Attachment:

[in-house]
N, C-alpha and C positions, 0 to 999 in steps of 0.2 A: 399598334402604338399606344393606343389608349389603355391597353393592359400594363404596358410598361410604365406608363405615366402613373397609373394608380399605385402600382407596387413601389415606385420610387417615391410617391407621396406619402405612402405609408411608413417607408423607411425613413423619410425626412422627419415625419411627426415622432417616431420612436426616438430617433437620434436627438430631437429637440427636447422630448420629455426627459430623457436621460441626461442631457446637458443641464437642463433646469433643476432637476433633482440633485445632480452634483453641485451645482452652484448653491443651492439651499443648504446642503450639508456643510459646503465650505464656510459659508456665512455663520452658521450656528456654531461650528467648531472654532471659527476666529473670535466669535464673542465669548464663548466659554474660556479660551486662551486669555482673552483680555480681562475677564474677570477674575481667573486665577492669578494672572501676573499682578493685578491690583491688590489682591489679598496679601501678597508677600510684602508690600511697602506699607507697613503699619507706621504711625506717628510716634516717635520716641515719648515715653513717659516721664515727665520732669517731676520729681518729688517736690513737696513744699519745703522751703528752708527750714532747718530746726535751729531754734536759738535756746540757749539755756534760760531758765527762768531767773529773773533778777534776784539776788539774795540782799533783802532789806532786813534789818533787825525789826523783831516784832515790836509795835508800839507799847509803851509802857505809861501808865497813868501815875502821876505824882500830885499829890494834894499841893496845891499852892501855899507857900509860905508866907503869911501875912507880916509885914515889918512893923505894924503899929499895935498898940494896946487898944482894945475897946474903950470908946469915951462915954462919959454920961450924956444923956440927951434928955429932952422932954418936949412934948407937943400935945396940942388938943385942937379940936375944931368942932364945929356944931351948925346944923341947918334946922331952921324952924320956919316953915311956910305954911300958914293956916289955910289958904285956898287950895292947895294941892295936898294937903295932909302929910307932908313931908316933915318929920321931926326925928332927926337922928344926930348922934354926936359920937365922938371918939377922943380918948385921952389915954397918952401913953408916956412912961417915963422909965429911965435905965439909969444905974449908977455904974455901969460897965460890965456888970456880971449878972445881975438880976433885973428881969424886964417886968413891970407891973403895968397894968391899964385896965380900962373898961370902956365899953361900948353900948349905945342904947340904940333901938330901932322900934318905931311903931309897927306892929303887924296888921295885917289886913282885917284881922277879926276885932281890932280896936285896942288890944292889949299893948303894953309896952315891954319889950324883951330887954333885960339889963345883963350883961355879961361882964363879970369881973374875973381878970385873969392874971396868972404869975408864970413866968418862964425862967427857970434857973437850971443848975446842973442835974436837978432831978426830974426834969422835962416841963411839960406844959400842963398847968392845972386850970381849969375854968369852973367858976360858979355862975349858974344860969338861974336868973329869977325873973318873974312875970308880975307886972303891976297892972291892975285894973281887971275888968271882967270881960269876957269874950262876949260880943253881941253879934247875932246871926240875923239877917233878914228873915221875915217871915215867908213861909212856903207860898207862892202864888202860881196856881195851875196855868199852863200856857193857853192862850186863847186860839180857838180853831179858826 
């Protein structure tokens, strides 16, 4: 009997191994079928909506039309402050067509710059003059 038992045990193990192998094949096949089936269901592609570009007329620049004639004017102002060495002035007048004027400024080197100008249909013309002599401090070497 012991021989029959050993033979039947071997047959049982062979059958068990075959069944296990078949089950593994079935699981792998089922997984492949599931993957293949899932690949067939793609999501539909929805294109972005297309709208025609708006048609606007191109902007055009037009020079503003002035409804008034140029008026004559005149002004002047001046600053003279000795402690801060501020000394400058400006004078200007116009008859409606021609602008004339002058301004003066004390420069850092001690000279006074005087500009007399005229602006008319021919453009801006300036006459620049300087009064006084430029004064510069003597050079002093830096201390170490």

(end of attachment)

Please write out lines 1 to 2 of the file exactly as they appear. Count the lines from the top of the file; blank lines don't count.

[in-house]
N, C-alpha and C positions, 0 to 999 in steps of 0.2 A: 399598334402604338399606344393606343389608349389603355391597353393592359400594363404596358410598361410604365406608363405615366402613373397609373394608380399605385402600382407596387413601389415606385420610387417615391410617391407621396406619402405612402405609408411608413417607408423607411425613413423619410425626412422627419415625419411627426415622432417616431420612436426616438430617433437620434436627438430631437429637440427636447422630448420629455426627459430623457436621460441626461442631457446637458443641464437642463433646469433643476432637476433633482440633485445632480452634483453641485451645482452652484448653491443651492439651499443648504446642503450639508456643510459646503465650505464656510459659508456665512455663520452658521450656528456654531461650528467648531472654532471659527476666529473670535466669535464673542465669548464663548466659554474660556479660551486662551486669555482673552483680555480681562475677564474677570477674575481667573486665577492669578494672572501676573499682578493685578491690583491688590489682591489679598496679601501678597508677600510684602508690600511697602506699607507697613503699619507706621504711625506717628510716634516717635520716641515719648515715653513717659516721664515727665520732669517731676520729681518729688517736690513737696513744699519745703522751703528752708527750714532747718530746726535751729531754734536759738535756746540757749539755756534760760531758765527762768531767773529773773533778777534776784539776788539774795540782799533783802532789806532786813534789818533787825525789826523783831516784832515790836509795835508800839507799847509803851509802857505809861501808865497813868501815875502821876505824882500830885499829890494834894499841893496845891499852892501855899507857900509860905508866907503869911501875912507880916509885914515889918512893923505894924503899929499895935498898940494896946487898944482894945475897946474903950470908946469915951462915954462919959454920961450924956444923956440927951434928955429932952422932954418936949412934948407937943400935945396940942388938943385942937379940936375944931368942932364945929356944931351948925346944923341947918334946922331952921324952924320956919316953915311956910305954911300958914293956916289955910289958904285956898287950895292947895294941892295936898294937903295932909302929910307932908313931908316933915318929920321931926326925928332927926337922928344926930348922934354926936359920937365922938371918939377922943380918948385921952389915954397918952401913953408916956412912961417915963422909965429911965435905965439909969444905974449908977455904974455901969460897965460890965456888970456880971449878972445881975438880976433885973428881969424886964417886968413891970407891973403895968397894968391899964385896965380900962373898961370902956365899953361900948353900948349905945342904947340904940333901938330901932322900934318905931311903931309897927306892929303887924296888921295885917289886913282885917284881922277879926276885932281890932280896936285896942288890944292889949299893948303894953309896952315891954319889950324883951330887954333885960339889963345883963350883961355879961361882964363879970369881973374875973381878970385873969392874971396868972404869975408864970413866968418862964425862967427857970434857973437850971443848975446842973442835974436837978432831978426830974426834969422835962416841963411839960406844959400842963398847968392845972386850970381849969375854968369852973367858976360858979355862975349858974344860969338861974336868973329869977325873973318873974312875970308880975307886972303891976297892972291892975285894973281887971275888968271882967270881960269876957269874950262876949260880943253881941253879934247875932246871926240875923239877917233878914228873915221875915217871915215867908213861909212856903207860898207862892202864888202860881196856881195851875196855868199852863200856857193857853192862850186863847186860839180857838180853831179858826 